The Office for National Statistics regularly adjusts the composition of the basket of goods which is used to assess inflation in the UK. This can be a controversial process because consumers buy such different items. While artisan gin may be really popular in some circles, other social groups could be more concerned with the price of iced buns.
Class and gender may impact on what we purchase. Our perception of inflation is thereby influenced by the position we occupy in society. When inflation is above the two per cent target, our emotions about it might be structured by more than our income.
This matters when interest rates are the subject of elite discussion. The Bank of England may cite inflation if it nudges up the interest rate this week. But people know that the central bank is also concerned with its credibility. Any decision of the Monetary Policy Committee will be evaluated by citizens with different spending patterns. This suggests that a broader economic debate is needed. Minor interest rate adjustment may be deemed to be tinkering if enough people think that the unbalanced UK economy requires the implementation of a robust democratic strategy.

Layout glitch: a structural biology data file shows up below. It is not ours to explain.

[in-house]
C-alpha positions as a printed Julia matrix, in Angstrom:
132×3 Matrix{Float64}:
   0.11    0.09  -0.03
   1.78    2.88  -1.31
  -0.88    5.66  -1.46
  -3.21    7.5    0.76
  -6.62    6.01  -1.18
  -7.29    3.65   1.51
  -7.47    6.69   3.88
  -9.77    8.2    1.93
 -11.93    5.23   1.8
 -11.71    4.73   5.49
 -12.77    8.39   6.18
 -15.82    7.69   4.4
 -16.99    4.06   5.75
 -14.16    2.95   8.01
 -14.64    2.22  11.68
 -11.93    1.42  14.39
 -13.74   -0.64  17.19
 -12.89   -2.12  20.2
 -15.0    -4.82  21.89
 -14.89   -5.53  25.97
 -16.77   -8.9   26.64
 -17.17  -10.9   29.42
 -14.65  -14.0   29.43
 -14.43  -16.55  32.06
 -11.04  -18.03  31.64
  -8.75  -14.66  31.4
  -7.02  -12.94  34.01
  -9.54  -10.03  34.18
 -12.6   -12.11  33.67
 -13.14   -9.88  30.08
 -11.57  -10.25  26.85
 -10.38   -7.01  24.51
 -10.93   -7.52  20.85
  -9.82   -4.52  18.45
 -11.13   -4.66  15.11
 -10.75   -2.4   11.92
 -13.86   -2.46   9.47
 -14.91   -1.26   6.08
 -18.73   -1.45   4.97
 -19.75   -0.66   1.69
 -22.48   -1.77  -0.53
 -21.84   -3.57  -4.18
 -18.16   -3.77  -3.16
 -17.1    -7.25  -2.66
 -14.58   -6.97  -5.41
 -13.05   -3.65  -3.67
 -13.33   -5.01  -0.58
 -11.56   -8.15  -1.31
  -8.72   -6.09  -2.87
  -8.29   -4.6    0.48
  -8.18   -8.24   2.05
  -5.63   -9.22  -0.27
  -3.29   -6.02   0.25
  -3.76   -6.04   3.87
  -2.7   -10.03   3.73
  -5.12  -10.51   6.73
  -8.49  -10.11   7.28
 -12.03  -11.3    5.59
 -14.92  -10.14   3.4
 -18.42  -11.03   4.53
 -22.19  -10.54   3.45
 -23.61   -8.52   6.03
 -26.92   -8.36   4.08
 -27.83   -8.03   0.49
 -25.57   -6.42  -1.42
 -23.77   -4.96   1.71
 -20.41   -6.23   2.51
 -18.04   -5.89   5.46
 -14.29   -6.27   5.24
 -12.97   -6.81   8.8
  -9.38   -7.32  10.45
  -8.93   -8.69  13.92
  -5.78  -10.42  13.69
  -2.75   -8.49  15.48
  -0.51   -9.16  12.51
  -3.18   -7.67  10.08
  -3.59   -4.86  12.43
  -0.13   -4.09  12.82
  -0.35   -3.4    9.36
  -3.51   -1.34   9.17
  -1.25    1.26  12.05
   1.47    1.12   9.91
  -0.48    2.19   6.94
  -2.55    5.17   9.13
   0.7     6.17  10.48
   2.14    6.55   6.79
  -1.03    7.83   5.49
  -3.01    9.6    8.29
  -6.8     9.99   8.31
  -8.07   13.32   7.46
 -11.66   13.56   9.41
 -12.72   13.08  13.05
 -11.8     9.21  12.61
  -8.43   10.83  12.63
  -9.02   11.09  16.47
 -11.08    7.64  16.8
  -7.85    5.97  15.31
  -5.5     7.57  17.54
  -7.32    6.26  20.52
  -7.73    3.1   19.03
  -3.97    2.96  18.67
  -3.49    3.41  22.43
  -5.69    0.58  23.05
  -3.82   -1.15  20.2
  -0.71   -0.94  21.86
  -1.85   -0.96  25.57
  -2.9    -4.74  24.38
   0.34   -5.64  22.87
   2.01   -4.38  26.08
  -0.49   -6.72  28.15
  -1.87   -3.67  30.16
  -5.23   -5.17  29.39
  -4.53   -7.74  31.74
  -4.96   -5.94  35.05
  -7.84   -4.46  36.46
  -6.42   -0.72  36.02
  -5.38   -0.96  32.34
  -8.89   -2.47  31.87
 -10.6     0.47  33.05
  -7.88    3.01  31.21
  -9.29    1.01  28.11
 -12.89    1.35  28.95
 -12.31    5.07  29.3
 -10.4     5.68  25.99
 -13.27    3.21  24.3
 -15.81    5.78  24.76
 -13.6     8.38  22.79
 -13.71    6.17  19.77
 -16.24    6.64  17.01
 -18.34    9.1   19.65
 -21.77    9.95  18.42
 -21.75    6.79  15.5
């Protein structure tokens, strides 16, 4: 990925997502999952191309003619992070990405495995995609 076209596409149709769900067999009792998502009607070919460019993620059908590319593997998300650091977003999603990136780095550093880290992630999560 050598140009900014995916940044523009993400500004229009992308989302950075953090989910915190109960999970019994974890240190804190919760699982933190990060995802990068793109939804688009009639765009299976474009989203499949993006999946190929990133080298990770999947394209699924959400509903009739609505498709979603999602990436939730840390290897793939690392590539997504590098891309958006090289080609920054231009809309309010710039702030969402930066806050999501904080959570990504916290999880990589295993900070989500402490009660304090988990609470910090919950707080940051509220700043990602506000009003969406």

Radio can take the listener to troubling places. The Dark Tower by Louis MacNeice is a journey worth taking. Combining the psychological and the political, the play raises existential questions. A dark humour can be discerned, but a seriousness is never absent.
It is no coincidence that Albert Camus wrote La Peste in the same historical period. Both writers were trying to come to terms with the ruin of Europe. They were concerned with what fascism had done to people. Neither thinker was dogmatic, but both individuals were unable to leave politics to politicians.
MacNeice was a poet who understood that certainty could be a terrible thing. His ambivalence was one of his strengths. And yet he could not feel isolated from the political fray. He knew that leaving history to its own devices could cost the world. His message resonates in the era of Trump, Brexit and casino capitalism.
The arguments for a rise in British interest rates have now received an abundance of media attention. It is widely anticipated that the Bank of England will nudge the rate up slightly. The recent growth figure and the length of time the rate has been low suggest that a gesture to normality is probable. At the same time, the institution may want to cement its credibility by acting on its earlier hint. With inflation up, the perceived need for a decision is clear.